When you say "the periodic table" I'm sure it conjures up for most people a picture of a yellowed, dog-eared poster on the back wall of the chemistry lab with an oddly crenelated table and intimidating scientific notations. After experienceing an involuntary shiver of revulsion and then a sigh of relief they change the subject. This book could change that forever.
Reading this book is like taking a Disney ride through the periodic table. You start with chemistry and physics, flirt with quantum mechanics, and catch glimpses of bubble science and much, much more. You visit all of the elements and hear their histories, the juicy gossip, the funny stories, the successes, and the failures.
You'll meet the who's who of the scientific upper crust as well as the cracks and cranks. You will see the periodic table permeate every aspect of life and never look at ordinary objects the same way.
Best of all, you'll enjoy every minute of it!
I thought I would really enjoy this book, but ended up feeling rather sad in the end. The book is well written and well read, but incredibly disheartening. It seems Britain has managed to hold these leftovers of empire in a state of benevolent neglect which is shameful.
This book was well conceived and researched, but it just didn't grab me from a story telling perspective like I wish it could have.
I'm a big Z Punc fan. When I heard Yahtzee had done a narration of his book I had to have it. I finished it in a couple of days. If you enjoy Terry Pratchett, John Scalzi, or enjoyed Ready Player One by Ernest Cline, chances are you will enjoy Mogworld. If you are also a fan of Crowshaw's reviews you'll appreciate the additional level of humor.
Okay, I'll admit it: popular science is one of my favorite literary genres. That being said, I usually stay firmly planted on terra firma. This was my first foray into the mind-bending field of astrophysics, and it won't be my last. Neil deGrasse Tyson strikes an excellent balance between academic and interesting. I found myself taking notes, rewinding, googling, and just sitting in awe and wonder. Dion Graham was the perfect narrator for this journey abroad.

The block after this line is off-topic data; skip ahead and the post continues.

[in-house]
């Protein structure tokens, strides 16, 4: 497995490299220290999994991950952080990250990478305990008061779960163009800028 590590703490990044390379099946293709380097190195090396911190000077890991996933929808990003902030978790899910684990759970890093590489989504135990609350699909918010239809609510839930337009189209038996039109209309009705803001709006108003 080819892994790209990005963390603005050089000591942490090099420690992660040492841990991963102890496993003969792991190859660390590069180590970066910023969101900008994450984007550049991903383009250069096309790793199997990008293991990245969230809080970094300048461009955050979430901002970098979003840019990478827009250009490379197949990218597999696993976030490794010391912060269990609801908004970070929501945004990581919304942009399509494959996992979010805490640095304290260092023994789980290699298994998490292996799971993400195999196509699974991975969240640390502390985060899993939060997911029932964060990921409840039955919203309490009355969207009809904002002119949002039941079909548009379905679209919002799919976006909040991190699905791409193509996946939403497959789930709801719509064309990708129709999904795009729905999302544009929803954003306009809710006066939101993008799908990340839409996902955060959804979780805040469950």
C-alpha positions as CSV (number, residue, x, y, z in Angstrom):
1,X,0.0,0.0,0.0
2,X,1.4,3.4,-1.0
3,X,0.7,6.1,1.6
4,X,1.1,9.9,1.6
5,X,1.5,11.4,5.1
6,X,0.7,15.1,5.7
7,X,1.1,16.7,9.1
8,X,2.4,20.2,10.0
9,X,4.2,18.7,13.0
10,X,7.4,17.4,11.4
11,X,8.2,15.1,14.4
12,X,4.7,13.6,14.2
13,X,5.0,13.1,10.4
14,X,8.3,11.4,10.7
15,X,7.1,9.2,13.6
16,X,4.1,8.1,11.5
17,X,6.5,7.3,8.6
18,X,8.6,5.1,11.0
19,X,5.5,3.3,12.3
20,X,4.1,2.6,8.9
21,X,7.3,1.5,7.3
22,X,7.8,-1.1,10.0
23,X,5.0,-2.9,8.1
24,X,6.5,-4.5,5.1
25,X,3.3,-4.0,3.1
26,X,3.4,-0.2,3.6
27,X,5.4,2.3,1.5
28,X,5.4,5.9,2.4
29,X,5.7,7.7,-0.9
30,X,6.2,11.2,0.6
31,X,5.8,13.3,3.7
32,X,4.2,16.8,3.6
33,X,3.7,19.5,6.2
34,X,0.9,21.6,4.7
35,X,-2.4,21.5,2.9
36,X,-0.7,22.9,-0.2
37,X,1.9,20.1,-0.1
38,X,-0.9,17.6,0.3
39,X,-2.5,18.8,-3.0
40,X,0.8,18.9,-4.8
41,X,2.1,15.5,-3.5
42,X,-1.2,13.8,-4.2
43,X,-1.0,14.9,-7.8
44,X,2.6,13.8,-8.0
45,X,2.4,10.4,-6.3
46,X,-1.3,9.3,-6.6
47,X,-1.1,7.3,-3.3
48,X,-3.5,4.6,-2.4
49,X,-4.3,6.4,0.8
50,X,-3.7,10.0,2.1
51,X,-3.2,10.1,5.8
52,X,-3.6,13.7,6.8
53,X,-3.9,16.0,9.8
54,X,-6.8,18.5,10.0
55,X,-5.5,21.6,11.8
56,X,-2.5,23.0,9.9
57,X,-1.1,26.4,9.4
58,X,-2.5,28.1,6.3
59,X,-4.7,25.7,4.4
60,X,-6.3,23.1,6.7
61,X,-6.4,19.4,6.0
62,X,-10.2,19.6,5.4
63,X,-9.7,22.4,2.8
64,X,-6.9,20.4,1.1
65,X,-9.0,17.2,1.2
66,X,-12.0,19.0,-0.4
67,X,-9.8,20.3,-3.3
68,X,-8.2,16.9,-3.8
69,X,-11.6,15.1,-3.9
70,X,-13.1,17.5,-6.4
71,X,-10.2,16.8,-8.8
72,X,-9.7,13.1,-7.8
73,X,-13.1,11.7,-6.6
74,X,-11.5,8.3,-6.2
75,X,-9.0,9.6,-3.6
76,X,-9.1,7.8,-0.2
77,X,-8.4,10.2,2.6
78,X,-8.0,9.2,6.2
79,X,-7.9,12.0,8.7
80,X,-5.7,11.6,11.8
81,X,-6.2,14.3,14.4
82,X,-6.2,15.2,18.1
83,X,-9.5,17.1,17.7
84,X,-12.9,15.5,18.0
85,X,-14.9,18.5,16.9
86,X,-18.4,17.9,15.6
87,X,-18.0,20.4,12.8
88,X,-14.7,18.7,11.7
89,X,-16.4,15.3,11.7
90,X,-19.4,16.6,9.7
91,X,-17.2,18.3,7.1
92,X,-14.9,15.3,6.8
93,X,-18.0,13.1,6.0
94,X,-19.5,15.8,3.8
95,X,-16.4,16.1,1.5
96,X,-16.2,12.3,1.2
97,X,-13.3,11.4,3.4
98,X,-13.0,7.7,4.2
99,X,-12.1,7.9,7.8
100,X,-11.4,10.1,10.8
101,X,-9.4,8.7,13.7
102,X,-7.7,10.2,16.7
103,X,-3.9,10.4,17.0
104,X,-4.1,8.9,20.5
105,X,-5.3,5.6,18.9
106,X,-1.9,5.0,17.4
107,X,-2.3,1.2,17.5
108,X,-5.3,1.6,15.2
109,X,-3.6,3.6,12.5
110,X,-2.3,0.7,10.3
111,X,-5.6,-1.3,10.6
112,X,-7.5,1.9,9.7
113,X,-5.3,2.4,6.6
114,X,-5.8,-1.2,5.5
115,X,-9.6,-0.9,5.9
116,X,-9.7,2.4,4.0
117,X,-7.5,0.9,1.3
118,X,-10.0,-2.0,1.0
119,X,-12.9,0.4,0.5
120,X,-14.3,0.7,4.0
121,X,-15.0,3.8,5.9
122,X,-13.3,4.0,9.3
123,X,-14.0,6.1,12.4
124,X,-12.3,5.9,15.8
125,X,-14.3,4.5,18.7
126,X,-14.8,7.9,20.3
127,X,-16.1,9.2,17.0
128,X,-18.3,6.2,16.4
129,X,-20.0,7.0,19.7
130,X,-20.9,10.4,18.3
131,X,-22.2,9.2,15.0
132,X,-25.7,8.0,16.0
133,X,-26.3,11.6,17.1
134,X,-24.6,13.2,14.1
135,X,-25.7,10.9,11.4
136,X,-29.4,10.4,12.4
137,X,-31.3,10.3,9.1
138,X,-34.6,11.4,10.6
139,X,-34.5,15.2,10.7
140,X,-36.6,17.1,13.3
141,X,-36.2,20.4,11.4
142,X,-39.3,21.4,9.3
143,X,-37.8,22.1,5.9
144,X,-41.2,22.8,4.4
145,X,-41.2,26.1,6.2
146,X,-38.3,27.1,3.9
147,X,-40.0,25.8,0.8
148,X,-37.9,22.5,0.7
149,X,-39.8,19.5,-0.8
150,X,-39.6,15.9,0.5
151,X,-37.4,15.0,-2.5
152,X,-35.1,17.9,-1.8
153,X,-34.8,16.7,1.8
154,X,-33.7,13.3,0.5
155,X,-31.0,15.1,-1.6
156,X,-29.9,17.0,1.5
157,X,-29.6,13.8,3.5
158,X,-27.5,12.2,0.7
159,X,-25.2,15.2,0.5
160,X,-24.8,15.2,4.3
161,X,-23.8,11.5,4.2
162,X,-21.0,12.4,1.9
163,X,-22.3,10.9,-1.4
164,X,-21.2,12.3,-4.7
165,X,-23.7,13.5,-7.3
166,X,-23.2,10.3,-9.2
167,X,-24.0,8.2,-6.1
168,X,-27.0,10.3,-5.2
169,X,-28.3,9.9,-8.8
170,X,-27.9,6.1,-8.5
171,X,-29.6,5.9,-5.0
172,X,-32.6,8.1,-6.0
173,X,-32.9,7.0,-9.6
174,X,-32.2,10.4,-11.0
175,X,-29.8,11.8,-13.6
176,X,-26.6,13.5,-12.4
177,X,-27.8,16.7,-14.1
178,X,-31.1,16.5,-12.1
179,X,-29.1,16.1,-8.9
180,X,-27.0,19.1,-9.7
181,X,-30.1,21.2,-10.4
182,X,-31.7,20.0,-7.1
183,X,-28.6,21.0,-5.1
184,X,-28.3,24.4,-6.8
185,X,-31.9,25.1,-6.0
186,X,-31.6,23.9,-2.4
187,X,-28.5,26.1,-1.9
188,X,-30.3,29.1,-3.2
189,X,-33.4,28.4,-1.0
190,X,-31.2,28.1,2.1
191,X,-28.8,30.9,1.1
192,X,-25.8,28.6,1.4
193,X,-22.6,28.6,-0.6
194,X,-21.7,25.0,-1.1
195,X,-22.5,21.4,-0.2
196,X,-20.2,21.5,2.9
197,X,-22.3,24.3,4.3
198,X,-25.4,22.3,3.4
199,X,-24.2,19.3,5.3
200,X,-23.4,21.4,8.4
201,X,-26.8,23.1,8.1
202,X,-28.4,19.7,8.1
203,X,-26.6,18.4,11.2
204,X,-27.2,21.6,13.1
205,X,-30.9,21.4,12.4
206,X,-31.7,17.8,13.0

This story, takes up well where the first left off. My few qualms with the first book have been well satisfied here and the characters continue to be excellent. I feel I've come to know these people. Some I enjoy spending time with, some I loathe; but all evoke strong emotions. Martin is a genius with his characters. Martin's fantasy is much darker than most, but more real as well. I appreciate the maturity.
I am ambivalent about the narration. While Dotrice is a pure pleasure to listen to and his voice was an excellent choice for the overall narration, I find his characterizations lacking. Most of his male characters sound either like pirates or as though they have speech impediments. His female characters are unconvincing. So, I remain undecided: I loved his narration, but wasn't taken with his voice characterizations. I don't remember this being so striking in the first book, but I've watched the series since then. Perhaps I have different expectations of the voices now that I've seen the series. Hard to say.
This story is riveting from beginning to end. I was late for everything the entire time I was listening because I just couldn't hit the pause button. The story captures your imagination and the narration is sublime. Do yourself a favor: get it. You won't regret the credit spent.
This is a well written coming of age tale. It was excellently narrated, but I have to admit that for the first half of the book I was totally distracted by the narrator. Mr. Inglis narrated all of the Hobbit/LotR books and I'm afraid I've type cast him in my head. Just hearing his voice evokes Middle Earth. I had to consciously remind myself that I was not listening to a Tolkien story. Once I got past that, it was an enjoyable listen. I'll be listening to the rest of the series.
While the story was well written and the narration very good, I find I actually hated it. The story was sad, and quite awful in places and it was a chore to finish it. I know I am a dissenting opinion and it appears most people enjoyed this book. I just can't recommend it.
A decent review of the concept and execution of common sense. Also a look at what kills it and what cultivates it. No new or breakthrough information, but a good read nonetheless.
I would have preferred that it had been read by a professional narrator rather than the authors.
This story is hard to categorize: it's not typical science fiction, but it's not really historical fiction either. In reality, it's more of a human drama, and from that perspective it excells.
The character development was superb. The storyline was engaging, if sometimes predictable. My only complaint is that it was, in areas, agonizingly repetitive and slow due to unnecessary details. If you apply patience it is still an enjoyable, worthwhile read.
Ms. Sterlin's voice characterizations are outstanding and the overall narration was excellent.
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